HIV is a treatable medical condition and effective medication dramatically improves the outlook for people diagnosed with HIV today.
“Opt-out” HIV testing has been implemented in some hospital Emergency Departments in Greater Manchester – meaning that, if your blood is taken when you attend an Emergency Department, you will be tested routinely for HIV unless you say that you do not want this to happen. You will be tested for Hepatitis C at the same time. This is being communicated with people attending Emergency Departments through posters and leaflets in waiting areas which will let people know that they can opt out if they choose.
Lots of tests are already done when blood is taken without people expecting much explanation, including tests for kidney and liver function, blood counts and so on and most people are happy to have tests that medical professionals consider to be in their best interests.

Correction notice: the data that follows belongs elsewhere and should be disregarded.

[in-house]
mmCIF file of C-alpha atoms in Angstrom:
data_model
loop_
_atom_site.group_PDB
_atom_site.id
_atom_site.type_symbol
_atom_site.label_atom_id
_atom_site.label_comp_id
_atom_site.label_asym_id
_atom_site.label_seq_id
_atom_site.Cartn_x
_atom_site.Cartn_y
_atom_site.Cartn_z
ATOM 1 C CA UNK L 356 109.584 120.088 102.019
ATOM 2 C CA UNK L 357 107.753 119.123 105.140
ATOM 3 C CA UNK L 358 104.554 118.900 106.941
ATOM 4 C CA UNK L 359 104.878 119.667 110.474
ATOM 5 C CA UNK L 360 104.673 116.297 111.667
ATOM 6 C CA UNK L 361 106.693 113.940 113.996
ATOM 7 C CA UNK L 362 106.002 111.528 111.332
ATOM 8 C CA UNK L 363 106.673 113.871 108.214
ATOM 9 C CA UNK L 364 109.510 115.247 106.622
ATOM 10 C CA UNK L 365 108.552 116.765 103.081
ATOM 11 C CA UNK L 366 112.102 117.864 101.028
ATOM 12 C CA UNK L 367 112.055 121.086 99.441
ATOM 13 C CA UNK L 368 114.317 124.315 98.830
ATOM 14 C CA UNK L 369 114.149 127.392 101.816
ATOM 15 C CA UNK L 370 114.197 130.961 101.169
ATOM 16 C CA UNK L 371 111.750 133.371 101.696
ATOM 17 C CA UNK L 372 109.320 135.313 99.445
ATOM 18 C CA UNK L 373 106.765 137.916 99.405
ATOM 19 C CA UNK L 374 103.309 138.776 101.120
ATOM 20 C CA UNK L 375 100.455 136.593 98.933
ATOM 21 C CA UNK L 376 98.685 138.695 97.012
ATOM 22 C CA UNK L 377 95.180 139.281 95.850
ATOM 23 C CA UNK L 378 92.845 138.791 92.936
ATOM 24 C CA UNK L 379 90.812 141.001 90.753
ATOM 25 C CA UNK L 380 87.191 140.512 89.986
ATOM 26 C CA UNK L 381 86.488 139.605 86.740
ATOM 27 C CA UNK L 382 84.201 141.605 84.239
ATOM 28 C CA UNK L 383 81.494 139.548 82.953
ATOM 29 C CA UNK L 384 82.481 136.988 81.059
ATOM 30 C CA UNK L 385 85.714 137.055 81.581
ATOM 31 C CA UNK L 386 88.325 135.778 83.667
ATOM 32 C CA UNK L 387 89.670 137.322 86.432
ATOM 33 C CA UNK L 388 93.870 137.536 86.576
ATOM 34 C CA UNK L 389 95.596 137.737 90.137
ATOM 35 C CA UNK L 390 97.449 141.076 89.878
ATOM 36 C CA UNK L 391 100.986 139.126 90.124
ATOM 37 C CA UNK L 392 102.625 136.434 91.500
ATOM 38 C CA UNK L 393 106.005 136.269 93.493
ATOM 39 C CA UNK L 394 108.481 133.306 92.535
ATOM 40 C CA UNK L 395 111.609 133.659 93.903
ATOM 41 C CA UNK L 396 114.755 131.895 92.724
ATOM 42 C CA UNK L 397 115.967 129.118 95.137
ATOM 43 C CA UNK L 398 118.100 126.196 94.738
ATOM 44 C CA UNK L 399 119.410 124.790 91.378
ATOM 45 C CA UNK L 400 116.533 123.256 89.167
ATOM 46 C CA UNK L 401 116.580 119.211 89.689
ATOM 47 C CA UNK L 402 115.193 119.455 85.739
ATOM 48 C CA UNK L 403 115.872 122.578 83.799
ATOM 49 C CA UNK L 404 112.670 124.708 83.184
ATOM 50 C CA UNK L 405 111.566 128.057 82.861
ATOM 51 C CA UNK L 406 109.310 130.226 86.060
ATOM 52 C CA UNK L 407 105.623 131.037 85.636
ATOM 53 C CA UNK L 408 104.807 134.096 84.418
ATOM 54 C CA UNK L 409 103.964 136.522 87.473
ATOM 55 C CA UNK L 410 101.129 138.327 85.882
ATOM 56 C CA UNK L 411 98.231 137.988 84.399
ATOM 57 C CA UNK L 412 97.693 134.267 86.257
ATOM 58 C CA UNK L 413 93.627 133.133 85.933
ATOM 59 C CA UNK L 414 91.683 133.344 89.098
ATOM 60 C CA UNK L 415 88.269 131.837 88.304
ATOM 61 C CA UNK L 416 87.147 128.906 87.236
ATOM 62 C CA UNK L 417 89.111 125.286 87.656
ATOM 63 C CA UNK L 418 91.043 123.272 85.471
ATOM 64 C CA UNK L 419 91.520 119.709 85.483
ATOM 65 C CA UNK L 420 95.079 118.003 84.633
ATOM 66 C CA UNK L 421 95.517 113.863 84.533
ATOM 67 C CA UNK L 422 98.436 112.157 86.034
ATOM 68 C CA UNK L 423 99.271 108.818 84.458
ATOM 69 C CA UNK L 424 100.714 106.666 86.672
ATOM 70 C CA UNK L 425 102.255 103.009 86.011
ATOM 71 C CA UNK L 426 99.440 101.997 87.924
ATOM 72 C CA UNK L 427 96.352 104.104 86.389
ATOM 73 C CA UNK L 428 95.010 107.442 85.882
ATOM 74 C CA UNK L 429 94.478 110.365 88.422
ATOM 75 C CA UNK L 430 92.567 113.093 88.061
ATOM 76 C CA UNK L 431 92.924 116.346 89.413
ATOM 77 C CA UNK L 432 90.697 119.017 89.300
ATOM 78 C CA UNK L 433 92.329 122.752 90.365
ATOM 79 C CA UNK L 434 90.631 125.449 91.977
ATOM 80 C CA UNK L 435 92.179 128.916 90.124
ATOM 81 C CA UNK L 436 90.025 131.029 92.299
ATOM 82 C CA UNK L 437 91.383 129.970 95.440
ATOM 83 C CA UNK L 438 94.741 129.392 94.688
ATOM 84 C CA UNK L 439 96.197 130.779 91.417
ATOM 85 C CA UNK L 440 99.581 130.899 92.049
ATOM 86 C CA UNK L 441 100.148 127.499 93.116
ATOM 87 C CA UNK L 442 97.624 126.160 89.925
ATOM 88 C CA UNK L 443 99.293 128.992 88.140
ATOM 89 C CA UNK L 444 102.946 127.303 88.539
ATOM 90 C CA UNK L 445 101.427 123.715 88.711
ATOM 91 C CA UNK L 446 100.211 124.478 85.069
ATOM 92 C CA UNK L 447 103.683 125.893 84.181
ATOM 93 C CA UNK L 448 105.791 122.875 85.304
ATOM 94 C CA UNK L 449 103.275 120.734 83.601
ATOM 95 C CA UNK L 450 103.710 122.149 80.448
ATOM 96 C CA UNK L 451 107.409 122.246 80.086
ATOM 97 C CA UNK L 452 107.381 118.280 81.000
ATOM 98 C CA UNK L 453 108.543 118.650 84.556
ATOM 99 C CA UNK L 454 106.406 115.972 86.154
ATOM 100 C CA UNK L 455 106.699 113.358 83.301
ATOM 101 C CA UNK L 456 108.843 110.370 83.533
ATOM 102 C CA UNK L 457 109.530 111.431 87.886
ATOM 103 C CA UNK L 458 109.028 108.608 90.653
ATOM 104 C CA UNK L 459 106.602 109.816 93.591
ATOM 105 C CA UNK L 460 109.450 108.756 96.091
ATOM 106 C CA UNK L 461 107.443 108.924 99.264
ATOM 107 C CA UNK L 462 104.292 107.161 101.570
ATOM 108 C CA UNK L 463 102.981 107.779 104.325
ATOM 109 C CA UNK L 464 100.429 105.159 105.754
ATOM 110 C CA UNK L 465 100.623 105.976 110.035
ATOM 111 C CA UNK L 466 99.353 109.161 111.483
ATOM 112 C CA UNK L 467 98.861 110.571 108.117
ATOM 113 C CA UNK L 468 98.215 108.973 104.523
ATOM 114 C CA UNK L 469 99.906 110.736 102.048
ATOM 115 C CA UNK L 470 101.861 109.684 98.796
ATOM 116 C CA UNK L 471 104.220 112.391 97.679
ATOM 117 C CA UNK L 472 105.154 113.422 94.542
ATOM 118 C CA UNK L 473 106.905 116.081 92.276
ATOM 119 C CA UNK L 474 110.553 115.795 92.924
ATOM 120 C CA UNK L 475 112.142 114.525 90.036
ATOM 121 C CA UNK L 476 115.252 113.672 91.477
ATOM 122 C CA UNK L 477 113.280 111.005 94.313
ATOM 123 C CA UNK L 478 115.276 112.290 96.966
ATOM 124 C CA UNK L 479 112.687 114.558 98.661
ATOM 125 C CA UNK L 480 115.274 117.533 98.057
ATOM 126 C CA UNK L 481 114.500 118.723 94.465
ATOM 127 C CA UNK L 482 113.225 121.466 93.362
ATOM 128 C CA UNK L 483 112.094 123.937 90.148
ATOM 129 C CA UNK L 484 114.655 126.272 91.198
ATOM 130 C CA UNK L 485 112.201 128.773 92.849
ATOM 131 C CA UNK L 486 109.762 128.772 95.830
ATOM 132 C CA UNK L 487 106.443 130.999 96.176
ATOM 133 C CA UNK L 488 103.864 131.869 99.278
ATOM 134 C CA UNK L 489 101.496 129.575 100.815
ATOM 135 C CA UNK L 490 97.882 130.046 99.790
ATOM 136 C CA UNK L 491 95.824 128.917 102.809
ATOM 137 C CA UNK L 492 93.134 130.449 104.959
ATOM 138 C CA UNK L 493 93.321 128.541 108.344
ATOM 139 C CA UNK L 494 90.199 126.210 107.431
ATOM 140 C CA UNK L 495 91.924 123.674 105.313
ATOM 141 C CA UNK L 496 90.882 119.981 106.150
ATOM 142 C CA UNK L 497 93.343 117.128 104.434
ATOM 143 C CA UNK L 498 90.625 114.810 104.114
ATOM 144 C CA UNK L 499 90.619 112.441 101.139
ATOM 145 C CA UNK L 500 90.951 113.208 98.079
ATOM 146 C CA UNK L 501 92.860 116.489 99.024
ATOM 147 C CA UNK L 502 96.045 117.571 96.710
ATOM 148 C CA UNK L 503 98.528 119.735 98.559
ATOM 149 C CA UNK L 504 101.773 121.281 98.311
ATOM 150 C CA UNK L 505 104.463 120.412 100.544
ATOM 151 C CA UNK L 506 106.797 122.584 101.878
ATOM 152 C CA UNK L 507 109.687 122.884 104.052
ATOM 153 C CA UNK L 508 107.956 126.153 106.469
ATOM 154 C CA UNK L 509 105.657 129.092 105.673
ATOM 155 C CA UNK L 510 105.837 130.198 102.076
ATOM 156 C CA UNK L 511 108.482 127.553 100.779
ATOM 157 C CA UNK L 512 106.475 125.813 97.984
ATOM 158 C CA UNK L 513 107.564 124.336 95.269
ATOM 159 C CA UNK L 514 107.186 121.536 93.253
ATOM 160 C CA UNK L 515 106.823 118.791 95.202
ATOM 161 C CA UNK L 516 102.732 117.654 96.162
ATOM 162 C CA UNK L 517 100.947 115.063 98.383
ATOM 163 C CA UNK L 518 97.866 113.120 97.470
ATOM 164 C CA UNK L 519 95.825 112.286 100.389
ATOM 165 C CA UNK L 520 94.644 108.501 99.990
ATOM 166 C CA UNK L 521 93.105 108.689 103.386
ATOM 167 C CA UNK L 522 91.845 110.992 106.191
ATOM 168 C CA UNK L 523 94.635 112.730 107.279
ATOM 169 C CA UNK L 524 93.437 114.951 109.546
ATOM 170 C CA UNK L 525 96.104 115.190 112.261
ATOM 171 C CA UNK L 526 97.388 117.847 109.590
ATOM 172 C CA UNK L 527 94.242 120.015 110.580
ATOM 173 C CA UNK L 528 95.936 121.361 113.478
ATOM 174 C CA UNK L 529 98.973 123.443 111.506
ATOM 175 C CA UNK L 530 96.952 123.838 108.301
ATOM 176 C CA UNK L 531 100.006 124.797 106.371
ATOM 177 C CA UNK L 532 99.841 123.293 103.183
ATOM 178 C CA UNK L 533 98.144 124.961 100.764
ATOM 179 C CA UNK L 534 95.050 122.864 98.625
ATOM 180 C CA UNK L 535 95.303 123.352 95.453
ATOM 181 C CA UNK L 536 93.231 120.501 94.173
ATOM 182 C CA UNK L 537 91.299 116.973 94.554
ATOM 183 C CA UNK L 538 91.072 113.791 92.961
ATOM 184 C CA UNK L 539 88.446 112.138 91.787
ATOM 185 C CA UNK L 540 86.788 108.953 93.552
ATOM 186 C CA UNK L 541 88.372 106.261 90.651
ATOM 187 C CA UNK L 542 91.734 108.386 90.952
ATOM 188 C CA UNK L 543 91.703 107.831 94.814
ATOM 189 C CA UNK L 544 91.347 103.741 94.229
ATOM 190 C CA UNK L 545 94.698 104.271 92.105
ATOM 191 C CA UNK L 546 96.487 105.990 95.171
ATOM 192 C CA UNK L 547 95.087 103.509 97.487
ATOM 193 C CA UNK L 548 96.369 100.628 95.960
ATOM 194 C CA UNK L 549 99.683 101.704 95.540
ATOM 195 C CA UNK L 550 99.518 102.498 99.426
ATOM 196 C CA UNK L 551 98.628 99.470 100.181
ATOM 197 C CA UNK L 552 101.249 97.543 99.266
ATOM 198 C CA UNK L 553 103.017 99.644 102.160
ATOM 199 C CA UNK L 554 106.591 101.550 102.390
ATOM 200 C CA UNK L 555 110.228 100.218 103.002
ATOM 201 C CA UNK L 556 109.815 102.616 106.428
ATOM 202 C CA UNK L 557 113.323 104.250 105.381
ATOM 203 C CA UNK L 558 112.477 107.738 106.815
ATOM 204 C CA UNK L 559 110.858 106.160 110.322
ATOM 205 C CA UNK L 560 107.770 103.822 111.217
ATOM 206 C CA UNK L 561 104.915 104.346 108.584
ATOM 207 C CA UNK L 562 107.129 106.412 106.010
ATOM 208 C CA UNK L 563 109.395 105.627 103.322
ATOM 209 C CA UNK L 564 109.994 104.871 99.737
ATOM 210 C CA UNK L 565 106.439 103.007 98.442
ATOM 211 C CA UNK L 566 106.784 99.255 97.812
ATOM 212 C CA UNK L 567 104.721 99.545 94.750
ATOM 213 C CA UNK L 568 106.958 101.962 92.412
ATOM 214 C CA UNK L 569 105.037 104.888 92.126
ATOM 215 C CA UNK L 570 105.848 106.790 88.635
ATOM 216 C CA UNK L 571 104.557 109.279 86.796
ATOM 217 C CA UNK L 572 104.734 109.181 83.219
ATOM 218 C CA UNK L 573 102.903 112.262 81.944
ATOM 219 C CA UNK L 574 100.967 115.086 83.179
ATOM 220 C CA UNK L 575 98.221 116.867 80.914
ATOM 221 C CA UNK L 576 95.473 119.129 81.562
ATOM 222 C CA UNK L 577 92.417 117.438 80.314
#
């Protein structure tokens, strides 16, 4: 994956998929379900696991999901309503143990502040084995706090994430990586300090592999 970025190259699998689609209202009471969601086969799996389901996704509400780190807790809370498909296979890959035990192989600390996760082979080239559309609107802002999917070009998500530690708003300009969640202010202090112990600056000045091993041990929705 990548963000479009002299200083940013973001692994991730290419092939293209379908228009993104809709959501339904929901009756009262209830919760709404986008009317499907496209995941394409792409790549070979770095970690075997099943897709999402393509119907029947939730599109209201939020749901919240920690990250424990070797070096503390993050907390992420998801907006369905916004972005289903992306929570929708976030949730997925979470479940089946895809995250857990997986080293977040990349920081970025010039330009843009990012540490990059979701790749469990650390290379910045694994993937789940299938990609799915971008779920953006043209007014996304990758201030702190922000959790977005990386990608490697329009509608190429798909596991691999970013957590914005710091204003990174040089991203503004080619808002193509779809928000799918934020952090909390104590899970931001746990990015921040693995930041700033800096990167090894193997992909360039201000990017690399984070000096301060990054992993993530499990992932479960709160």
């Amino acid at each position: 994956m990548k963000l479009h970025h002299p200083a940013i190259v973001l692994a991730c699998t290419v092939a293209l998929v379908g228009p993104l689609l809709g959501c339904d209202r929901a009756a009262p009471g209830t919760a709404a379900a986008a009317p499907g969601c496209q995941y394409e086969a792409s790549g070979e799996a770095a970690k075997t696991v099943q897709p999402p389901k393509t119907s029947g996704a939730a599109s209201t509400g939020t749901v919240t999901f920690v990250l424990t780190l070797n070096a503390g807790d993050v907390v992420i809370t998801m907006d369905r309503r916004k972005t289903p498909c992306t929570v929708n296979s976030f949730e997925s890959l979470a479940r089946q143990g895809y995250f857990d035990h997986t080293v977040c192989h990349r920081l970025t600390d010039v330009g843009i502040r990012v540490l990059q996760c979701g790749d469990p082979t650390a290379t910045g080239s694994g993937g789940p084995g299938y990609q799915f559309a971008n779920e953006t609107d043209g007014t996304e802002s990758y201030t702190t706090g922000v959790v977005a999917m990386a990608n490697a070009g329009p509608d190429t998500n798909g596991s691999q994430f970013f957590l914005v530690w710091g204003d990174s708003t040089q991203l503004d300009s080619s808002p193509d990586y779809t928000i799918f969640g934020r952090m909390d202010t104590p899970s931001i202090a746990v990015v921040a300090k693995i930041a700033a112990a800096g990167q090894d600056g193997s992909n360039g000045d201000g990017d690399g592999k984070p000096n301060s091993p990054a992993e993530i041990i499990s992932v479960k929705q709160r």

Ensuring that people are tested routinely for HIV has been a real challenge for healthcare services, with people attending GPs, emergency departments and hospital appointments and not being offered HIV testing when they could have been.
This way of HIV testing has been chosen to help ensure that:
- HIV testing is seen as normal and that testing is delivered routinely
- As many people as possible are tested for HIV
- HIV tests are done in healthcare settings attended by a lot of people
The aim is to ensure that people living with HIV are diagnosed at an early stage meaning that serious illness can be prevented.
Much higher numbers of people will benefit from HIV testing using this opt-out, implied consent method.
The intention is to ensure that people see and understand the written information about routine HIV testing that will be available in Emergency Department waiting areas.
Information will be gathered from people who are tested in this way to understand better how the process is experienced and might be adapted based on the feedback received.